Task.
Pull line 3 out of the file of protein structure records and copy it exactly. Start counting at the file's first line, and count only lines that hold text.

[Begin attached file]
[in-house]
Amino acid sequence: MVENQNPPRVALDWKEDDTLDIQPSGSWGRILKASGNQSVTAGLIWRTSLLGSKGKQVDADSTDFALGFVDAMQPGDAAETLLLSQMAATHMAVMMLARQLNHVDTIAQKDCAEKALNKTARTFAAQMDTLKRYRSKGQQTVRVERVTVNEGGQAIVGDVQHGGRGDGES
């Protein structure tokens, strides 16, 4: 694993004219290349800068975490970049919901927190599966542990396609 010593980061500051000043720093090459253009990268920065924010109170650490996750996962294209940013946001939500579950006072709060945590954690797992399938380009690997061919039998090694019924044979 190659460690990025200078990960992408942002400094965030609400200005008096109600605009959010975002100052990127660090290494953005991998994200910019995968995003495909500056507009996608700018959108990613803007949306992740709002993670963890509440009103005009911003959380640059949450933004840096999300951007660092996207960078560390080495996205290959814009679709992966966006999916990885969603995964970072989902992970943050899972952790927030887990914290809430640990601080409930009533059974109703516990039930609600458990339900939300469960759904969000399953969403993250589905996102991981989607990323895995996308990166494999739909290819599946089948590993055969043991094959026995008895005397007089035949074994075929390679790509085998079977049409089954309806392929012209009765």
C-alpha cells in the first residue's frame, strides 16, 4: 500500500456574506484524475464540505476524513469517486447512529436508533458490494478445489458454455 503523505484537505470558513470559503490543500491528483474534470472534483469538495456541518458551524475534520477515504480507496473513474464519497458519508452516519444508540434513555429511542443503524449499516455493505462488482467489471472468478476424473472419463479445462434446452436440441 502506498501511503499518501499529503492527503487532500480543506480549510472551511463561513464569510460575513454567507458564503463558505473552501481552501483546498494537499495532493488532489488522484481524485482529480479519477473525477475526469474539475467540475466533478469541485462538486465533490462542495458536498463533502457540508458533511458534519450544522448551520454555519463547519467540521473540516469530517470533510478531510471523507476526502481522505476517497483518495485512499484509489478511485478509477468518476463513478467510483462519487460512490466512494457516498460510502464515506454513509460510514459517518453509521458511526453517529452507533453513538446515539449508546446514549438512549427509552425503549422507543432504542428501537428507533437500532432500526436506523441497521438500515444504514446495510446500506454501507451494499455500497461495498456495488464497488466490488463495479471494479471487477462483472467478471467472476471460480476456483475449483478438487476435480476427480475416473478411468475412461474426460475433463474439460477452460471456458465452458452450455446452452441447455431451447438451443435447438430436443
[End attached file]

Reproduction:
């Protein structure tokens, strides 16, 4: 694993004219290349800068975490970049919901927190599966542990396609 010593980061500051000043720093090459253009990268920065924010109170650490996750996962294209940013946001939500579950006072709060945590954690797992399938380009690997061919039998090694019924044979 190659460690990025200078990960992408942002400094965030609400200005008096109600605009959010975002100052990127660090290494953005991998994200910019995968995003495909500056507009996608700018959108990613803007949306992740709002993670963890509440009103005009911003959380640059949450933004840096999300951007660092996207960078560390080495996205290959814009679709992966966006999916990885969603995964970072989902992970943050899972952790927030887990914290809430640990601080409930009533059974109703516990039930609600458990339900939300469960759904969000399953969403993250589905996102991981989607990323895995996308990166494999739909290819599946089948590993055969043991094959026995008895005397007089035949074994075929390679790509085998079977049409089954309806392929012209009765």